Japan broadcaster NHK cleared of defamation for using 'human zoo' to describe Taiwan aborigines

TOKYO (AFP) - Japanese broadcaster NHK did not defame a Taiwanese woman by using the term "human zoo" to refer to a century-old event involving her father, the country's supreme court ruled on Thursday (Jan 21).

The court overturned a lower bench's finding that had ordered the publically funded broadcaster to pay 1 million yen (S$12,300) in damages over a 2009 programme.

The broadcast examined the "Japan-Britain Exhibition" held in London in 1910 to which Japan took several members of Taiwan's aboriginal population, including the woman's father, as exhibits.

Taiwan was a Japanese colony at the time, and the practice of exhibiting the little-known peoples of far-flung territories was a common one among Western imperial powers.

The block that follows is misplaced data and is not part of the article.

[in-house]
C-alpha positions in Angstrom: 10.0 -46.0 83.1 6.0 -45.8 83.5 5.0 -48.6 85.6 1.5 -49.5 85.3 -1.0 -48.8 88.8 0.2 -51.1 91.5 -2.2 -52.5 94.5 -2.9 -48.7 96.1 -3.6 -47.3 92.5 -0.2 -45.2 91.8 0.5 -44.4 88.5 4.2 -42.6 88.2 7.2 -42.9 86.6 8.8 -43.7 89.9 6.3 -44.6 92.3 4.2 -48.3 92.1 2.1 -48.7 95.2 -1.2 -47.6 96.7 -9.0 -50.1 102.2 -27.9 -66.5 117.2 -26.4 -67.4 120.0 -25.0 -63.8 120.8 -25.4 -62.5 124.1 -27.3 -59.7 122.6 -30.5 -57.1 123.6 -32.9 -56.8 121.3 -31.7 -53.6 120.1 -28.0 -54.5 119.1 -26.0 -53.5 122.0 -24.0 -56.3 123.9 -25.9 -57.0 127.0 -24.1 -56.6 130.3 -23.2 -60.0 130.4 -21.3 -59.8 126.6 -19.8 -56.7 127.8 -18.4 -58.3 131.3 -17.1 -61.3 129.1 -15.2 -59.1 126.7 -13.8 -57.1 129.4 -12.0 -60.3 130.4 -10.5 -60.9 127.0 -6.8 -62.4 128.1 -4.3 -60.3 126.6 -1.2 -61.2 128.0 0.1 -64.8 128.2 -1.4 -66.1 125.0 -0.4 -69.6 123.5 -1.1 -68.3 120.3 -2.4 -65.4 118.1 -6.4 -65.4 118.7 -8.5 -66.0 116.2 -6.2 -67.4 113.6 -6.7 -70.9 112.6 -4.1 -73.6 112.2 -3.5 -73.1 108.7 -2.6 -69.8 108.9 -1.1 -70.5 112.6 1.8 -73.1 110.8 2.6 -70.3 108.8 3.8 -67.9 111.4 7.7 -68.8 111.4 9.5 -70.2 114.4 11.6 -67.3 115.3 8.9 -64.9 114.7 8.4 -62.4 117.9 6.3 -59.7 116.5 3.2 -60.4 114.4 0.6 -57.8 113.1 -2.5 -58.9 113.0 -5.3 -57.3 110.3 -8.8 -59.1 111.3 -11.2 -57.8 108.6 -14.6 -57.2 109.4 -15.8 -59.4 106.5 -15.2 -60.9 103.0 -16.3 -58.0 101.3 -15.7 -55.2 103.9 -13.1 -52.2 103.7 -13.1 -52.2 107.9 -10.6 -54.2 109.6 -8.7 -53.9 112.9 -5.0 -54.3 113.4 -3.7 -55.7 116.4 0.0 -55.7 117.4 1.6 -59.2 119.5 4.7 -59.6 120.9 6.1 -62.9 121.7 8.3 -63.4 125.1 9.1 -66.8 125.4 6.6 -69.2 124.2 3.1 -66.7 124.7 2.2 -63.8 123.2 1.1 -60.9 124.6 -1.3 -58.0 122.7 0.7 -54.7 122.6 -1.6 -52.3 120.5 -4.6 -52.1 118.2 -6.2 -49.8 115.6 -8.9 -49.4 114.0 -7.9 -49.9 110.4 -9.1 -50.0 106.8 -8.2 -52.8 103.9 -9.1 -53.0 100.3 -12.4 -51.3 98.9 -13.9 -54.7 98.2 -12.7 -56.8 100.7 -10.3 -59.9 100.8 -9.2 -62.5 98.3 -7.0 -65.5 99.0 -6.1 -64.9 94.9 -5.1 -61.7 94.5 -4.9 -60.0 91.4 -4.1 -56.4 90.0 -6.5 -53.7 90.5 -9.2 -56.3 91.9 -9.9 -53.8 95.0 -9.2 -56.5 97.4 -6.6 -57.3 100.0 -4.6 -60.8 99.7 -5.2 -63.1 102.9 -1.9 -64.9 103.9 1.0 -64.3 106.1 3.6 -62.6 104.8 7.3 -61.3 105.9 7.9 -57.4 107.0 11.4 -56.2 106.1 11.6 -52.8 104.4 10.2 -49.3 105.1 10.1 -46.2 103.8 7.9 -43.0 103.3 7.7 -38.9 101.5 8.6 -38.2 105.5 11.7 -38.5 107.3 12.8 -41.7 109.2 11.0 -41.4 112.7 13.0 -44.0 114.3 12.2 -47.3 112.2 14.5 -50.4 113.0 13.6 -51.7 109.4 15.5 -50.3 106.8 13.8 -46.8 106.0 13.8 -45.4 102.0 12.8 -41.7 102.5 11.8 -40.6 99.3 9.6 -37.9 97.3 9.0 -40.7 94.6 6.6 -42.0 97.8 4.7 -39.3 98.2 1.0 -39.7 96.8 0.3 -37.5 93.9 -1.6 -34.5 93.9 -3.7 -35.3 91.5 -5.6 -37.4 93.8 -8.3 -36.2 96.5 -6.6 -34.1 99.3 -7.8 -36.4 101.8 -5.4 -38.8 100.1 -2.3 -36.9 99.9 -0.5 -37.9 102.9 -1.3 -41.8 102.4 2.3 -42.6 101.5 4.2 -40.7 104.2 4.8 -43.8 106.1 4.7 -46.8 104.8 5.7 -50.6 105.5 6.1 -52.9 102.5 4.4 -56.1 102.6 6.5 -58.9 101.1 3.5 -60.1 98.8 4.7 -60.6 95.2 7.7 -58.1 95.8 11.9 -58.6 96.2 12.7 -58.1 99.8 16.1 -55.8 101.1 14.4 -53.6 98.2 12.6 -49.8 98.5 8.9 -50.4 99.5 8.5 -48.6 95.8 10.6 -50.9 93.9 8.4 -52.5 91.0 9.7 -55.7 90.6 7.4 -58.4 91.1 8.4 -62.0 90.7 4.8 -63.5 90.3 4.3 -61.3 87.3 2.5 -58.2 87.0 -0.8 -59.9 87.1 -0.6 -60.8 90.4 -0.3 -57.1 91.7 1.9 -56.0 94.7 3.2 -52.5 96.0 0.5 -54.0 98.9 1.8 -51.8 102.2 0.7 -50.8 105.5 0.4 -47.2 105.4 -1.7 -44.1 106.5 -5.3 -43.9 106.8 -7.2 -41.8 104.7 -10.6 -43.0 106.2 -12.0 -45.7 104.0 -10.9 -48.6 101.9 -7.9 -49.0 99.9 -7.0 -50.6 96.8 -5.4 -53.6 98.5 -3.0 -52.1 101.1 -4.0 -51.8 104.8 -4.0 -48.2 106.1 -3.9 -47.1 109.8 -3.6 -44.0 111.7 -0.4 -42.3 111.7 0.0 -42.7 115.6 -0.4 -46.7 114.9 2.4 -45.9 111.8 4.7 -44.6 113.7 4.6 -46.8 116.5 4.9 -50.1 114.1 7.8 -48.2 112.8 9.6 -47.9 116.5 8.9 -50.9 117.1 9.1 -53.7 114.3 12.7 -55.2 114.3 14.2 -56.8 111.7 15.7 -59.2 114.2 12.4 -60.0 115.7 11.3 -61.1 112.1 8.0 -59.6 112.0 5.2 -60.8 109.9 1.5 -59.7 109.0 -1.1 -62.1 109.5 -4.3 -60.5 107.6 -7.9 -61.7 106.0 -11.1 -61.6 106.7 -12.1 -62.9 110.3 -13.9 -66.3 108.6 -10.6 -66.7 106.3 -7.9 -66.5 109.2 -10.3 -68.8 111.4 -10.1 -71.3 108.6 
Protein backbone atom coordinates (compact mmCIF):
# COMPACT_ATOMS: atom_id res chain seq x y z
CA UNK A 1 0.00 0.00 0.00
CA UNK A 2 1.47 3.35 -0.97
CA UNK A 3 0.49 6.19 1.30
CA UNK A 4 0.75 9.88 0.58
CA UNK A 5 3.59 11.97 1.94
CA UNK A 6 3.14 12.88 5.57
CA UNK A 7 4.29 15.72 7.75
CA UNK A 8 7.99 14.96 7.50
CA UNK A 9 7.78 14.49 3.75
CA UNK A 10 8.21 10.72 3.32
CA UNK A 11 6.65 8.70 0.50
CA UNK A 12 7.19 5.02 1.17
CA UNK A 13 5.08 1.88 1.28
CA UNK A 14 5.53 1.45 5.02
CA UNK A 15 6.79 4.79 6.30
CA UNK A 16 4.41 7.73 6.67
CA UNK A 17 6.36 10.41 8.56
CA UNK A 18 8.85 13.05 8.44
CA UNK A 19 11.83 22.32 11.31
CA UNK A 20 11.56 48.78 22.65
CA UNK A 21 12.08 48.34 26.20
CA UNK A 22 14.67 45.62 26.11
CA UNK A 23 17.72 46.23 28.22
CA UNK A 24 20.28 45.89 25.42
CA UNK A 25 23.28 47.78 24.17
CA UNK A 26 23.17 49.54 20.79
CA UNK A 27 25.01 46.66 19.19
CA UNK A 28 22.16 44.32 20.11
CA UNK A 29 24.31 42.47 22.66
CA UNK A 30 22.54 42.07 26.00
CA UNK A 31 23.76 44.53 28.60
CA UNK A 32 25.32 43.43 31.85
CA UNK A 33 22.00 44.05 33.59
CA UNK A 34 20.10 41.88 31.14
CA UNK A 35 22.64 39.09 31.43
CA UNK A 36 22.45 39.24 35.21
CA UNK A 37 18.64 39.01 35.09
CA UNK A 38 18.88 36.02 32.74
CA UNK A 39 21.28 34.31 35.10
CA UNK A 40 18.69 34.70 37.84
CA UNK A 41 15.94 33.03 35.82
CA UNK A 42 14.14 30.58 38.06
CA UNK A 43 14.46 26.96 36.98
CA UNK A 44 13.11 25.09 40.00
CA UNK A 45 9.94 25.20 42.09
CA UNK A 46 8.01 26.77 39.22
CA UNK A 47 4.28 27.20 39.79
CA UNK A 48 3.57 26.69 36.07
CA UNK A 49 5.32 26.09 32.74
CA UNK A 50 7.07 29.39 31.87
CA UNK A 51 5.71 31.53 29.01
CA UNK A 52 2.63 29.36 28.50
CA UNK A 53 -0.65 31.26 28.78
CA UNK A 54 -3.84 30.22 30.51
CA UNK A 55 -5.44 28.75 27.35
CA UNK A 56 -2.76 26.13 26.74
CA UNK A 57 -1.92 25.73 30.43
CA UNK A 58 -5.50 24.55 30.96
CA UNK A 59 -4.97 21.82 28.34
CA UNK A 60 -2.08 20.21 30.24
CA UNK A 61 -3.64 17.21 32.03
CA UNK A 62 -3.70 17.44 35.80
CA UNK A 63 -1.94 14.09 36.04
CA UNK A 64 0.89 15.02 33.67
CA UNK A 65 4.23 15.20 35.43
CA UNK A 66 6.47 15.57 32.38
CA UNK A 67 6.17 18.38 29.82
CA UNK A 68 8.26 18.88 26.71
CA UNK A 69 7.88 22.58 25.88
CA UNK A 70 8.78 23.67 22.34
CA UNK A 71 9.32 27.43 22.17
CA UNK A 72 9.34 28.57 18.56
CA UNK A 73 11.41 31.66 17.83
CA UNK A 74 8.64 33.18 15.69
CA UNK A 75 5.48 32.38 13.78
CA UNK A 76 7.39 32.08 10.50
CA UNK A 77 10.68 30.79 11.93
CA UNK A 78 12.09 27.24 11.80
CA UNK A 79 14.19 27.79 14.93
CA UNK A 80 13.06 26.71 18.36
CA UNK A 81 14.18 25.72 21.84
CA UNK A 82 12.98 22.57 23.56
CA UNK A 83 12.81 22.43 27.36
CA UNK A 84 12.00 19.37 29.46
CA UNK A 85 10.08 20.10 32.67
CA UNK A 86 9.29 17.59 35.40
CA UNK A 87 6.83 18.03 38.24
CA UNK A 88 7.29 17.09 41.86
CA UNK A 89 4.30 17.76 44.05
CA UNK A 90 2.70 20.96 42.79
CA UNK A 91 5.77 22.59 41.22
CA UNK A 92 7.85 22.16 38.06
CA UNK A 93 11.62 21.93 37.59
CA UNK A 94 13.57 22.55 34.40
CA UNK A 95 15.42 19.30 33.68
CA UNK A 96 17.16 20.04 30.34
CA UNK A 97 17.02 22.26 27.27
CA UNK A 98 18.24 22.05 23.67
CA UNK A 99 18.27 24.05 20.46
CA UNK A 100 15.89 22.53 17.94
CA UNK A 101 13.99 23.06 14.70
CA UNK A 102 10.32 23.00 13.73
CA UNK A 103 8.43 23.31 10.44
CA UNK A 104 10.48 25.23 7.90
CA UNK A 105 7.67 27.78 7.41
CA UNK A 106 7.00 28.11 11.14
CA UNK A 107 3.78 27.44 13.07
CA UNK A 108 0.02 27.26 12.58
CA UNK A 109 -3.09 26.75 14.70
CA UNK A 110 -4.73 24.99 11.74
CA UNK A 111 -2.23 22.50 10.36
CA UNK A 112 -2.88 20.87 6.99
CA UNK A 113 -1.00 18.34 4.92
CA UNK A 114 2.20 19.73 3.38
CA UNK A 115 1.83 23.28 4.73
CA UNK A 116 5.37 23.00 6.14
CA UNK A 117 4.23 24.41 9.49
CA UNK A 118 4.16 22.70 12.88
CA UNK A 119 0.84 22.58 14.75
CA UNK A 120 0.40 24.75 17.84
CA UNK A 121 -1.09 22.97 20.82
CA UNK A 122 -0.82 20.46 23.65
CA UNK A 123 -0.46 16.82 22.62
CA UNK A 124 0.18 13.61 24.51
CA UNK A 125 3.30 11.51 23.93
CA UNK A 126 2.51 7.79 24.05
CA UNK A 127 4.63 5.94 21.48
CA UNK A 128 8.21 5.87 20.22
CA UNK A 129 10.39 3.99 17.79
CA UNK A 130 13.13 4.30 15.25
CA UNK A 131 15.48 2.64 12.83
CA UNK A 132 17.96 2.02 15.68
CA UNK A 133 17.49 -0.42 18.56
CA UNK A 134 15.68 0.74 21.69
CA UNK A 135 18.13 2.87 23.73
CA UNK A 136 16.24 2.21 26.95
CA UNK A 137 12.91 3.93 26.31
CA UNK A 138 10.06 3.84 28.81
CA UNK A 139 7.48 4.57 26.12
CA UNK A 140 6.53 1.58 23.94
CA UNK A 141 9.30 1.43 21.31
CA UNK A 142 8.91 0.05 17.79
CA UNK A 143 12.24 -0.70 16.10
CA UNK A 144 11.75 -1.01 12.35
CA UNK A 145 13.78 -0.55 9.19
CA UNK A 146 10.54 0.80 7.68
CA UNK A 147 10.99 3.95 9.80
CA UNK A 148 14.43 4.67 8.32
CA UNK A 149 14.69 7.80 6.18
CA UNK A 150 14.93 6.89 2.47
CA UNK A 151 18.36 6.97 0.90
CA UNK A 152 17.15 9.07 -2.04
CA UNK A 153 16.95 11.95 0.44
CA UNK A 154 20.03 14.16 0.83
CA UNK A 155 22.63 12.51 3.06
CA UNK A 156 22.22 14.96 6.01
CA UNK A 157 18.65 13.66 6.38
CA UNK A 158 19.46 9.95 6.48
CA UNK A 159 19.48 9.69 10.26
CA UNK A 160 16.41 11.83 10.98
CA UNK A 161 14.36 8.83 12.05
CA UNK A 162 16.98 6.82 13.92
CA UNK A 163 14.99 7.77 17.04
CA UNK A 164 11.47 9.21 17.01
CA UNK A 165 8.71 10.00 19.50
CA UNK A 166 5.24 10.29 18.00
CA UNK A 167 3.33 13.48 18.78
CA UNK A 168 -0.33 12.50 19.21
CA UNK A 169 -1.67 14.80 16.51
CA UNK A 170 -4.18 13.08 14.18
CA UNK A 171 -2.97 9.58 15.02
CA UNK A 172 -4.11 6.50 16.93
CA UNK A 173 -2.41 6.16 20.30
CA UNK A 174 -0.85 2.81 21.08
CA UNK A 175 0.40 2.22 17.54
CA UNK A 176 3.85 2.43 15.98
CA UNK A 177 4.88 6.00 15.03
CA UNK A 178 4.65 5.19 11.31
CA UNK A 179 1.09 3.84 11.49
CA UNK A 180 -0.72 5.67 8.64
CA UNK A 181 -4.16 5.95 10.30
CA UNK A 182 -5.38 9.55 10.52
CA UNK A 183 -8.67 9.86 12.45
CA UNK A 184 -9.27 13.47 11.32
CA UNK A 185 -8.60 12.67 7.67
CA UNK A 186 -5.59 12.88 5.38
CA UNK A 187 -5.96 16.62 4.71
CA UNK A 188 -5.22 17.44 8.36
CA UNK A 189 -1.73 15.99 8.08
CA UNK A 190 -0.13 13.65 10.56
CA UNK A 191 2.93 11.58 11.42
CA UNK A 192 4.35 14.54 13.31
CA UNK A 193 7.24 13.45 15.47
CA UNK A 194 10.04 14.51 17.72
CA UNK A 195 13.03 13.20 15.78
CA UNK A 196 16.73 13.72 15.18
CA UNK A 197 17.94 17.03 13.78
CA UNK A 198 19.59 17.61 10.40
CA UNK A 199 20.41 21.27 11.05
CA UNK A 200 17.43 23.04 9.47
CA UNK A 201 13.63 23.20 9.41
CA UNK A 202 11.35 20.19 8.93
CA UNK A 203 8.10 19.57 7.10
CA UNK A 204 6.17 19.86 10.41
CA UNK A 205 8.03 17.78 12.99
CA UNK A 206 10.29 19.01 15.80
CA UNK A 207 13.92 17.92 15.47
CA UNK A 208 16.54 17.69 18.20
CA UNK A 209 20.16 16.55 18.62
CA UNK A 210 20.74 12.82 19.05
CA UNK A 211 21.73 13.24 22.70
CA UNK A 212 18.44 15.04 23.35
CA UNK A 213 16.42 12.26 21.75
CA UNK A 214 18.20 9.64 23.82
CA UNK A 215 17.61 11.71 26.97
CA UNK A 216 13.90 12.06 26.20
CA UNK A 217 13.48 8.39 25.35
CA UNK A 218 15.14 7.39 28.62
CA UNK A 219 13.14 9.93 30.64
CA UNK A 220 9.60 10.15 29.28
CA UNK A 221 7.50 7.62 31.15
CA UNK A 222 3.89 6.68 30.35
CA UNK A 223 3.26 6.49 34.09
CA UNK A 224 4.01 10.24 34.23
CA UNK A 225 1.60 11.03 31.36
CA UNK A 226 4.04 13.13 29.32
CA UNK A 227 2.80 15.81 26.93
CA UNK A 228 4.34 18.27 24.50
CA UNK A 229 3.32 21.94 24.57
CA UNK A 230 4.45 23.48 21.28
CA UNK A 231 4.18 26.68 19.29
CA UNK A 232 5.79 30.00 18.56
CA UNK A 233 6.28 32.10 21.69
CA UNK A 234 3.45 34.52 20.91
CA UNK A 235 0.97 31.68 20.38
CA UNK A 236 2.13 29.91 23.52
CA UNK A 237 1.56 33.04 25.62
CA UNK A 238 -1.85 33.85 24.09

In November 2013, Tokyo High Court ordered NHK to pay damages to the woman, a member of the island's Paiwan ethnic group, for defaming her by using the term, with the presiding judge reportedly saying the expression had a "serious discriminatory meaning".

The woman argued that the term "human zoo" implied the Paiwan people were uncivilised, but that some of those who took part in the exhibition did so out of pride that they were representing their indigenous group.

But on Thursday, the Supreme Court said it "cannot accept the judgment", according to a ruling posted on its website.

The purpose of the programme was to describe "the fact that Japan followed the example of what was called a 'human zoo' carried out by Western powers to advertise their efforts to civilise barbaric and inferior people in their colonies".

"It is unreasonable to think that a general audience would regard the plaintiff's father as a person who should be treated as an animal in a zoo, thus the programme did not degrade the social reputation" of the Taiwanese woman, it said.

Japan emerged from self-imposed isolation in the middle of the 19th century and historians say it took on colonies partly as an attempt to establish itself as an imperial power and to mitigate the self-perceived risk of being taken over by a Western country.